22 June 2020
The Old Fort landslide has reactivated – about 100 m of new movement
Back in October 2018 I wrote about the Old Fort landslide, a large earthflow that has affected access to a subdivision close to the town of Fort St John in British Columbia, western Canada. In recent days a period of heavy rainfall has reactivated the landslide, which has shown an impressive amount of movement. Energetic City, a local news outlet, reports that the landslide has moved about 100 metres. Their report includes this impressive image of the disruption to the access road to the Old Fort subdivision:-
Note the very impressive displacement of the road shown in the image, which also captures the extensive landslide activity on the margins of the main slide.
The Peace River Regional District (PRRD) has an emergency response website, providing updates to the community affected by the landslide. About 150 people live in the Old Fort Subdivision. The PRRD has provided the following map that shows the main features of the landslide:-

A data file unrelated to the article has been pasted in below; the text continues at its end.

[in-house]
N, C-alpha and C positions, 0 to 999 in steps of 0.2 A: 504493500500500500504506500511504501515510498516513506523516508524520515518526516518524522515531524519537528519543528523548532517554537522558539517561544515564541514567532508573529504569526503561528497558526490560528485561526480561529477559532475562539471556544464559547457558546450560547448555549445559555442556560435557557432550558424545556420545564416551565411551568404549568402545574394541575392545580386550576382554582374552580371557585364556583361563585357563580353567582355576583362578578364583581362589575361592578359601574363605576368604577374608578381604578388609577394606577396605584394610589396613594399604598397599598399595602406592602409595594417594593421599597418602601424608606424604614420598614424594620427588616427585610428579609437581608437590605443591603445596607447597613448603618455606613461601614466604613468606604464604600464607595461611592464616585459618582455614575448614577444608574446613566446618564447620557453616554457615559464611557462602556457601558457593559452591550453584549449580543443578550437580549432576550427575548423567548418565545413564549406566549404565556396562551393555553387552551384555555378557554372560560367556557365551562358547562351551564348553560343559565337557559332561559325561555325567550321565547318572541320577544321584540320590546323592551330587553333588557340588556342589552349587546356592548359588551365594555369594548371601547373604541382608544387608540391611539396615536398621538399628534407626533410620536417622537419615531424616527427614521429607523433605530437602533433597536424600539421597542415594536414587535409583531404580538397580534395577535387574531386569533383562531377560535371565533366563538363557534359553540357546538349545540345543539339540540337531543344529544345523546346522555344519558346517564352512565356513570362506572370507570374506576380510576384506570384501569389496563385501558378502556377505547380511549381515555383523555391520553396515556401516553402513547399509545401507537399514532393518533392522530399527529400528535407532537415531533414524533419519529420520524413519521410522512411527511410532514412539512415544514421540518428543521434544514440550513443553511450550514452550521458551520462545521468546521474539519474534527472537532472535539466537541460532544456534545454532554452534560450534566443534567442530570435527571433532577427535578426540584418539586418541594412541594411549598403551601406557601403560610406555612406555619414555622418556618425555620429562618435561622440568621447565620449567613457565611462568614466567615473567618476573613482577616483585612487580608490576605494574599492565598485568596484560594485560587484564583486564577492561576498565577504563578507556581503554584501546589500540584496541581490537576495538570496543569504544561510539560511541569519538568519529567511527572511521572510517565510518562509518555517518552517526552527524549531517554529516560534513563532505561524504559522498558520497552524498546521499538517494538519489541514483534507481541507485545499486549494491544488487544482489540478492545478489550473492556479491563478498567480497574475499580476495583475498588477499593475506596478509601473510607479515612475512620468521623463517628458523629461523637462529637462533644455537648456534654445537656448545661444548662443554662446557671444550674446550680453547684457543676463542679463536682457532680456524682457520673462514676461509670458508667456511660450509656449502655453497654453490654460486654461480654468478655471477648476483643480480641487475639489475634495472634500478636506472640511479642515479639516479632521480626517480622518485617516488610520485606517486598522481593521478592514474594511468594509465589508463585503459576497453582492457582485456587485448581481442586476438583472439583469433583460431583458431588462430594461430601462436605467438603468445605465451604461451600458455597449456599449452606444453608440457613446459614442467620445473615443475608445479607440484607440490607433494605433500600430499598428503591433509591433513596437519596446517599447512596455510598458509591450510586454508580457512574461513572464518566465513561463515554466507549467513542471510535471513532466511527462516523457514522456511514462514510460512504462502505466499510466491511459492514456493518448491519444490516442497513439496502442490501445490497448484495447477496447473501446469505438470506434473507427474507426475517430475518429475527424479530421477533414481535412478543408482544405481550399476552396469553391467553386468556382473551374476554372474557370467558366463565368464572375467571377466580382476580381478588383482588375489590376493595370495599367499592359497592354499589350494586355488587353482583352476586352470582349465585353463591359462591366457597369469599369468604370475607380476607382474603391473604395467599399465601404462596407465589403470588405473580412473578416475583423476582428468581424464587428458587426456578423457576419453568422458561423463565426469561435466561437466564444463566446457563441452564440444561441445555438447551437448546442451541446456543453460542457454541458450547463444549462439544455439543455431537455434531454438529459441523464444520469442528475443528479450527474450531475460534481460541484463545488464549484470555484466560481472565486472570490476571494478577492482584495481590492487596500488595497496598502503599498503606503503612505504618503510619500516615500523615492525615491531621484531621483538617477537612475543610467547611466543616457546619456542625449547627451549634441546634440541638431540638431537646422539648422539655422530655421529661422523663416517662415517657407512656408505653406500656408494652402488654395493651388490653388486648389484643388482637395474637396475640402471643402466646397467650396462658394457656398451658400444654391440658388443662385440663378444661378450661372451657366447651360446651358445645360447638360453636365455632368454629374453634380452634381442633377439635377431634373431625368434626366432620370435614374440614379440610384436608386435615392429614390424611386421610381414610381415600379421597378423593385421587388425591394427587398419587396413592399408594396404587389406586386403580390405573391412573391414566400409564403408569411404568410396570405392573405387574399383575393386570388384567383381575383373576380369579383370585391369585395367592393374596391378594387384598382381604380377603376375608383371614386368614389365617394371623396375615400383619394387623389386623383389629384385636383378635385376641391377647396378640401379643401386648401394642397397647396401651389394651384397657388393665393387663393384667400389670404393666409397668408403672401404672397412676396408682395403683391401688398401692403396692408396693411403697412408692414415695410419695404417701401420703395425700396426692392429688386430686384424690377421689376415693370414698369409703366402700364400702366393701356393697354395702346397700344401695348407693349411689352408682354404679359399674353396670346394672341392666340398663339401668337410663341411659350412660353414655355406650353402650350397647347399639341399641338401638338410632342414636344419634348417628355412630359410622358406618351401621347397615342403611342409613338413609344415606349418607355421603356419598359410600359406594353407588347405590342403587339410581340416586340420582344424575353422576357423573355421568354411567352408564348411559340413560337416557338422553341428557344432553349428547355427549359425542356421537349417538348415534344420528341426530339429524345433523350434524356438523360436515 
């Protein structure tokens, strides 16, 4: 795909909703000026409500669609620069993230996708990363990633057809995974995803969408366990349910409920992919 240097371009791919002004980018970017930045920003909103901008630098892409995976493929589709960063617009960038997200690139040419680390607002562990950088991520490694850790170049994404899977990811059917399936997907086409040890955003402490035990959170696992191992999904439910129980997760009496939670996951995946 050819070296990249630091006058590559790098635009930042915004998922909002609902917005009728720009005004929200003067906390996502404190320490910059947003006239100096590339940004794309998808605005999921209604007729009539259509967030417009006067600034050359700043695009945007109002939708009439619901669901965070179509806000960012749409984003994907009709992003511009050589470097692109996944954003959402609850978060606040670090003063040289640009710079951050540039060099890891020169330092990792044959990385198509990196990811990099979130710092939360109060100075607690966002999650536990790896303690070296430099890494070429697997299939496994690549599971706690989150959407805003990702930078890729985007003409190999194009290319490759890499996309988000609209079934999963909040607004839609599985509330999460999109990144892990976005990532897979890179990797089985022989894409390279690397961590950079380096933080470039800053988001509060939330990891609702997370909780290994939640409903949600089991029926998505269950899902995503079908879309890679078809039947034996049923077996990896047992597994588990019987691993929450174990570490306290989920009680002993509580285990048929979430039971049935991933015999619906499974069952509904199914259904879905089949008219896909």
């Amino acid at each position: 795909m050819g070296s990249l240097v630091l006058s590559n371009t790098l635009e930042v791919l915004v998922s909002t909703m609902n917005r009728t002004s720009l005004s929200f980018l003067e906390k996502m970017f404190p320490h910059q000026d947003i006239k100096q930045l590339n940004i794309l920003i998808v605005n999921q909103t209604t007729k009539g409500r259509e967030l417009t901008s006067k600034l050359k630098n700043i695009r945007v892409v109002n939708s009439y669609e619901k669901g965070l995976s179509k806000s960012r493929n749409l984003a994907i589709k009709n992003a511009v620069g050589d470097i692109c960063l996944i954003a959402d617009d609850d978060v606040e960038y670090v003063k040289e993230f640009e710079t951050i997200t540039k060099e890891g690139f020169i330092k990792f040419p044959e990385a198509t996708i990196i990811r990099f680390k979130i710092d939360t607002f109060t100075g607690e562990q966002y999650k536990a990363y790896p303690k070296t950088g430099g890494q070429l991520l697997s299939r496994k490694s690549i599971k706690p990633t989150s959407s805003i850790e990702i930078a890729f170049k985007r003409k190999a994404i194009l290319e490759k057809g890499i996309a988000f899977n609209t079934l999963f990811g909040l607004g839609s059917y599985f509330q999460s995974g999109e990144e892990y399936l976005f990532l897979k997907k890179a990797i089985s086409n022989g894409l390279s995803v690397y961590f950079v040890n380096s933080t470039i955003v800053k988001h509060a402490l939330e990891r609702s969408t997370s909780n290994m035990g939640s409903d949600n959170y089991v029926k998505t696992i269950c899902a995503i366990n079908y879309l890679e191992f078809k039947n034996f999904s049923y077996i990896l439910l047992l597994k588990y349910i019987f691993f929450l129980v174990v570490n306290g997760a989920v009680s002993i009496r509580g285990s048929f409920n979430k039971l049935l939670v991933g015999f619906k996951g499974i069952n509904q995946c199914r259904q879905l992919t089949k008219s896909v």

Many thanks to Susan DeSandoli, who highlighted that this really interesting landslide has reactivated.
On reflection 1: a valley-blocking landslide in Nepal
The Kathmandu Post reports that a large landslide on Sunday 21 June 2020 partially blocked the Arun River in Makalu Rural Municipality, Sankhuwasabha District. A lake has formed, although this does not appear to be particularly large. Communities downstream have been put on alert.
On reflection 2: A fatal landslide in Côte d’Ivoire
On 18 June 2020 a large landslide at Anyama, a community located north of Abidjan in Côte d’Ivoire, killed 13 people. A news report on the Medafrica website suggests that this was the failure of a railway embankment, possibly caused by blocked drainage.